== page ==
The saga of Toronto’s politics is an endlessly fascinating one.

The common feeling on American’s part is that Canada is far more liberal than them as a whole. Not true at all. In fact, Prime Minister Justin Trudeau lost the popular vote in two out of his three election efforts, but won enough ridings (like electoral votes), to be crowned the victor.

And Toronto, Canada’s biggest city, hasn’t elected a liberal as their mayor since 2006, when David Miller, a member of the New Democratic Party, represented the hard left.

2010 saw the election of Conservative Rob Ford. Remember him? He was the crack smoking mayor who put Trump to shame with his inappropriate quips. Ford weathered the storm mostly, but chose to run for his old council seat instead of re-election for mayor.

Ford left office with a 45% approval rating. That means he was decently, if not spectacularly liked. Not bad for someone who became the laughingstock of Canada. But voters liked Ford’s conservative policies. He slashed budgets, centralized schools, put more police on the streets and lowered taxes. Crime remained at a steady low after a dramatic spike in homicides in the mid 2000’s.

In 2014, Rob Ford’s brother, Doug made a go of the mayoralship. He didn’t win (although he’s now the premier, or governor, of Ontario, the province, Canada’s version of a state, that Toronto lies in), but he beat back a hard left NDP challenger in Olivia Chow. Doug was also bombastic like his brother. The winner of that election was businessman John Tory. He was the head of Rogers, kind of the Verizon of Canada. He ran as a conservative candidate as well, and in a non-partisan election, multiple people from one party can run.

But then Tory resigned a handful of weeks ago because of revelations of a consensual affair with someone working in his office. Many thought it was a bit of a nothing burger. The woman was 37 years his junior, but that really was the only controversial part of the whole affair. Still, he was gone, and at the end of June, voters will be unexpectedly electing his replacement.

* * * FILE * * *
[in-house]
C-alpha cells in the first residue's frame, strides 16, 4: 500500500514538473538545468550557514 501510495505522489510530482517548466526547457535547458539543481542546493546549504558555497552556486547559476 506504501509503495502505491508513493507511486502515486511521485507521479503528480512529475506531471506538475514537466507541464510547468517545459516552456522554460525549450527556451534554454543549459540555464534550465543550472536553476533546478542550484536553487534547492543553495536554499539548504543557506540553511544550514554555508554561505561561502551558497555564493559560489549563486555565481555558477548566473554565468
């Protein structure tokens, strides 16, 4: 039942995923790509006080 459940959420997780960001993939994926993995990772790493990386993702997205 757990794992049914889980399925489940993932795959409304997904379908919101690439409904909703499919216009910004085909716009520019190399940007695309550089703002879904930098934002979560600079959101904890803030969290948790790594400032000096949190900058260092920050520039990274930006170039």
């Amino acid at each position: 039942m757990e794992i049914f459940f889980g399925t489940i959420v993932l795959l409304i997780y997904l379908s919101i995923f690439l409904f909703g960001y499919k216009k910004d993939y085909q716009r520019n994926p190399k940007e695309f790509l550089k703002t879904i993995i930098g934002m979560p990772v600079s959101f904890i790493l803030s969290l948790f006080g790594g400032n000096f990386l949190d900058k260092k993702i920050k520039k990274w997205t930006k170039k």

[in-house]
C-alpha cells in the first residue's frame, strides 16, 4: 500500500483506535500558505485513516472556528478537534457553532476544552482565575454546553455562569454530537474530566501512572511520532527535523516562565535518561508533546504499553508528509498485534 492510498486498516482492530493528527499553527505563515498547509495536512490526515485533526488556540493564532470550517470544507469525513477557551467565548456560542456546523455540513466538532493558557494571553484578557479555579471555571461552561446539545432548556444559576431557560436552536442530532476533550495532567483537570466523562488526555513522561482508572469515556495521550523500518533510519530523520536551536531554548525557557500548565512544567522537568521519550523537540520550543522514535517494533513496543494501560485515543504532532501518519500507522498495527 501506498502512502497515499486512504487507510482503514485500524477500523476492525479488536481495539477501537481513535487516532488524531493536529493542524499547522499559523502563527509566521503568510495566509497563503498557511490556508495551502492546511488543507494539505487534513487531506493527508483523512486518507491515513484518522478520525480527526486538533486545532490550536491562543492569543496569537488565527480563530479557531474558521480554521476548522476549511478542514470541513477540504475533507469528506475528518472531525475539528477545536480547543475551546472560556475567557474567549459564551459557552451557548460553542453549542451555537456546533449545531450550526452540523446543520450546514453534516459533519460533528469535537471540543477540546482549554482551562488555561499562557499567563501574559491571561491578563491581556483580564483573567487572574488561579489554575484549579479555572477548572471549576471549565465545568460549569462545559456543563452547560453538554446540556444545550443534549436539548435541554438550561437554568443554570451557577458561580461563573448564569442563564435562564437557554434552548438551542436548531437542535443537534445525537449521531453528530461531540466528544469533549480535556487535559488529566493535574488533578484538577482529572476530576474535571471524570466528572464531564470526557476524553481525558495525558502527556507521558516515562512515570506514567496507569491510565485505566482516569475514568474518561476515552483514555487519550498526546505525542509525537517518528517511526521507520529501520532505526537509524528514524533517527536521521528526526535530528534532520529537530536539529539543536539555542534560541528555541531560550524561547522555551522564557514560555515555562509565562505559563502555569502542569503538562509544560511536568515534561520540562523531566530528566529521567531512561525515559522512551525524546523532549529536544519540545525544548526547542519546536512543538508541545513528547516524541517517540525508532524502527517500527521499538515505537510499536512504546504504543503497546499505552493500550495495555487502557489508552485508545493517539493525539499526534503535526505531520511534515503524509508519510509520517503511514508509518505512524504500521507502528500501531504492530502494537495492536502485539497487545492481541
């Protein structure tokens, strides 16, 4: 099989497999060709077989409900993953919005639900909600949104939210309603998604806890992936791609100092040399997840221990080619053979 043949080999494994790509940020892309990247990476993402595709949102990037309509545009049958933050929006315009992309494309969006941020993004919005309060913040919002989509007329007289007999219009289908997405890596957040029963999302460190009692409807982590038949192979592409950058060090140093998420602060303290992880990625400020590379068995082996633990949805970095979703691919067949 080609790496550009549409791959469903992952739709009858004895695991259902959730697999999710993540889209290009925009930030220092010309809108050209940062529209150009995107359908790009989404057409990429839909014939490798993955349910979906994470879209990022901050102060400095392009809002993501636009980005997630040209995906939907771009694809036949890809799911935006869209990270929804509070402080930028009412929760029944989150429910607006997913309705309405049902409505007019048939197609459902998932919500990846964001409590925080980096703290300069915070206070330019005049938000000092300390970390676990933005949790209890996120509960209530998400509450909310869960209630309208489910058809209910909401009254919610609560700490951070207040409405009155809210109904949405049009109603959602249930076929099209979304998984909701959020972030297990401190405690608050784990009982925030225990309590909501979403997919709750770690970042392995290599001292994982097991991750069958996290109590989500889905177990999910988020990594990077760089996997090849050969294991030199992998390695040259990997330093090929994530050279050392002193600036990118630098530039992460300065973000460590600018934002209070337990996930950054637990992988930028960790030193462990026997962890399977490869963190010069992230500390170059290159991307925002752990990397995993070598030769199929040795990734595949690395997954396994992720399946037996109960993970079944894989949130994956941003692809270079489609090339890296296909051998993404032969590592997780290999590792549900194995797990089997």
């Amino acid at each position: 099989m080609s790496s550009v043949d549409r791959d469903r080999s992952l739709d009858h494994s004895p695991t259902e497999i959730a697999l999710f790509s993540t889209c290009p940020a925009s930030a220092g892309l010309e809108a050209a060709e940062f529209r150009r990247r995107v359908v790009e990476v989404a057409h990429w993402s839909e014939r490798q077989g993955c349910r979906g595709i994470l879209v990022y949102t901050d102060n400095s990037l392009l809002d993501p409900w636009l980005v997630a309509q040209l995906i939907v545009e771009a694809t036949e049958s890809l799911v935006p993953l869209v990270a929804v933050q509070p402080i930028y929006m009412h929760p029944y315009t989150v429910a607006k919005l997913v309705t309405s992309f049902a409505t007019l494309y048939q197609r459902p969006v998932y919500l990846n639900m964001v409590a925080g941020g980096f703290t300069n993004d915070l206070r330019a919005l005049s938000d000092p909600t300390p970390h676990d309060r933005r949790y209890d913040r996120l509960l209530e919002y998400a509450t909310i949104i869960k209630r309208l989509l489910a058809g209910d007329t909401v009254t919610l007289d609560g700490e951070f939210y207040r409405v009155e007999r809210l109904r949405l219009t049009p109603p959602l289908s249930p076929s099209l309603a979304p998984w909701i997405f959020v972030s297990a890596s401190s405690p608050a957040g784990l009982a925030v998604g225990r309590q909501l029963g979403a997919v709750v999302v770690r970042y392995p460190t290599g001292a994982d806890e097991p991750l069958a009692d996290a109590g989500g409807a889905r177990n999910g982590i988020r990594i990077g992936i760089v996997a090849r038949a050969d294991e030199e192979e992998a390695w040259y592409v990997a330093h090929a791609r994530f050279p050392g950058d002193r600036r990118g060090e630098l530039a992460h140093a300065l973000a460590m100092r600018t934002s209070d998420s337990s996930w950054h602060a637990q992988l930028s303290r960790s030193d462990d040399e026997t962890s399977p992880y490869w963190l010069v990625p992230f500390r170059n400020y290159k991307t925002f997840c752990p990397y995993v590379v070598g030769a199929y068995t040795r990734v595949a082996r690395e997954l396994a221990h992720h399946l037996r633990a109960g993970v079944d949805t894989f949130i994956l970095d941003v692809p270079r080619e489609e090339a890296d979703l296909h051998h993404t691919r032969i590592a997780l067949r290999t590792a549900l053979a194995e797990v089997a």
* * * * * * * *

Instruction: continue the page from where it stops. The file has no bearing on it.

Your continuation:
Conservative minded ones are worried that in a field with very few recognizable candidates, a hard left one will win.

Enter Mark Saunders. A black, conservative, Canadian, shattering a multitude of stereotypes. He is the police chief of Toronto, and homicides have dropped 20% during his tenure, making Toronto the safest city in North America. He achieved ire from liberal residents when he instituted a “carding” policy when dealing with potential criminals. That’s Canadianese for “Stop and Frisk”, which gave officers the liberty to stop and question a suspect without have detailed grounds to do so. Giuliani employed that method which helped with the cleanup of New York City.

In a thirteen candidate race, no candidate is polling about 12%, with Saunders, even though he just announced, sitting comfortably at 6%. That means he’s within striking distance of victory, especially as the liberal vote splits, and he get more name recognition.

Gil Penalosa has the most name recognition. He ran against John Tory in the last election, where he got 18% to Tory’s 62%. The urban planner and hard left activist wants to spend $3 billion for more bus lanes, decreasing car traffic.

Gil Penalosa

Josh Matlow, a city councilor (same as city councilman) also threw his hat in the ring. The Liberal Party member wants to raise property taxes to the tune of 400 million to fund a “City Works” program.

Josh Matlow

Ana Bailao is also a liberal progressive, and one of the early frontrunners. She’s been vague on controversial issues and hasn’t released any policy points. She says her main effort will be to transfer maintenance of the expressway in Toronto to the province (or state), versus Toronto taxpayers, making a smart ploy for more conservative voters.

Ana Bailao

Saunders is the only candidate mentioning public safety. It’s less of an issue under the stewardship of Tory. But with creeping crime rates, Saunders wants to cut it off at the pass, by installing more police and being more aggressive with the “carding” policy he implemented.

If you’re in Canada, pay attention to this race, as candidates battle it out to be mayor of Canada’s gem. There’s a reason Toronto is safe, desirable, filled with economic opportunity and heavy with tourists. Conservative policies. You might want to keep it that way.

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